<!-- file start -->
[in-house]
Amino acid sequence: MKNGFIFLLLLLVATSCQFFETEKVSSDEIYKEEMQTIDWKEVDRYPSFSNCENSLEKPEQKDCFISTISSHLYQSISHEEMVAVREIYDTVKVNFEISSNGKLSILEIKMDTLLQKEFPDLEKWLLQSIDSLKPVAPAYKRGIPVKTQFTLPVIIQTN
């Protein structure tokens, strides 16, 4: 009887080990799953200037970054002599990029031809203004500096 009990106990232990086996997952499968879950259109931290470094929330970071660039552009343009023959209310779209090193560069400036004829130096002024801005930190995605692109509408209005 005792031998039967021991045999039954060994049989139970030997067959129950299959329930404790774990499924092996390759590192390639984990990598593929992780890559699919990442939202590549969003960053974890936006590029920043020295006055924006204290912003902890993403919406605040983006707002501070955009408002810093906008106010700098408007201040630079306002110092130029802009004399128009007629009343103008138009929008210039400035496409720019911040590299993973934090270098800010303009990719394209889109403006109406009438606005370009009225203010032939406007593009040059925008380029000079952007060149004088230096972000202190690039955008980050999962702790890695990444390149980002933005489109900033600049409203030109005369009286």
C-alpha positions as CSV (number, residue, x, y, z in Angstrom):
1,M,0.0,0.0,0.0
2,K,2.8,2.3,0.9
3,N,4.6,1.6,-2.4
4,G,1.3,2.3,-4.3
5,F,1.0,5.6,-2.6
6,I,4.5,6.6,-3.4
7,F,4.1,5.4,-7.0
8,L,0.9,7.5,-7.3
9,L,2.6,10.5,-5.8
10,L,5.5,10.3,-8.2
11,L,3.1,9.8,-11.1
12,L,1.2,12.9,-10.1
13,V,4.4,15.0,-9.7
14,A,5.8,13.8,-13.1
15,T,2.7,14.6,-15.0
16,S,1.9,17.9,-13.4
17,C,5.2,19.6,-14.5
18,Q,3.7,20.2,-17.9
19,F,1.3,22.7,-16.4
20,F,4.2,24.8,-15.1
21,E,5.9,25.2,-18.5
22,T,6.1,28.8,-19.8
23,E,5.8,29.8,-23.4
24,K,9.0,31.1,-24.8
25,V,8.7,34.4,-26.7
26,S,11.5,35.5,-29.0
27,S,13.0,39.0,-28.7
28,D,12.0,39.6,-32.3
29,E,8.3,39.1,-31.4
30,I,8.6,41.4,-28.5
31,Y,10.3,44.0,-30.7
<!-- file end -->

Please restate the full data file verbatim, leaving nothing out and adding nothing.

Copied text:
[in-house]
Amino acid sequence: MKNGFIFLLLLLVATSCQFFETEKVSSDEIYKEEMQTIDWKEVDRYPSFSNCENSLEKPEQKDCFISTISSHLYQSISHEEMVAVREIYDTVKVNFEISSNGKLSILEIKMDTLLQKEFPDLEKWLLQSIDSLKPVAPAYKRGIPVKTQFTLPVIIQTN
């Protein structure tokens, strides 16, 4: 009887080990799953200037970054002599990029031809203004500096 009990106990232990086996997952499968879950259109931290470094929330970071660039552009343009023959209310779209090193560069400036004829130096002024801005930190995605692109509408209005 005792031998039967021991045999039954060994049989139970030997067959129950299959329930404790774990499924092996390759590192390639984990990598593929992780890559699919990442939202590549969003960053974890936006590029920043020295006055924006204290912003902890993403919406605040983006707002501070955009408002810093906008106010700098408007201040630079306002110092130029802009004399128009007629009343103008138009929008210039400035496409720019911040590299993973934090270098800010303009990719394209889109403006109406009438606005370009009225203010032939406007593009040059925008380029000079952007060149004088230096972000202190690039955008980050999962702790890695990444390149980002933005489109900033600049409203030109005369009286």
C-alpha positions as CSV (number, residue, x, y, z in Angstrom):
1,M,0.0,0.0,0.0
2,K,2.8,2.3,0.9
3,N,4.6,1.6,-2.4
4,G,1.3,2.3,-4.3
5,F,1.0,5.6,-2.6
6,I,4.5,6.6,-3.4
7,F,4.1,5.4,-7.0
8,L,0.9,7.5,-7.3
9,L,2.6,10.5,-5.8
10,L,5.5,10.3,-8.2
11,L,3.1,9.8,-11.1
12,L,1.2,12.9,-10.1
13,V,4.4,15.0,-9.7
14,A,5.8,13.8,-13.1
15,T,2.7,14.6,-15.0
16,S,1.9,17.9,-13.4
17,C,5.2,19.6,-14.5
18,Q,3.7,20.2,-17.9
19,F,1.3,22.7,-16.4
20,F,4.2,24.8,-15.1
21,E,5.9,25.2,-18.5
22,T,6.1,28.8,-19.8
23,E,5.8,29.8,-23.4
24,K,9.0,31.1,-24.8
25,V,8.7,34.4,-26.7
26,S,11.5,35.5,-29.0
27,S,13.0,39.0,-28.7
28,D,12.0,39.6,-32.3
29,E,8.3,39.1,-31.4
30,I,8.6,41.4,-28.5
31,Y,10.3,44.0,-30.7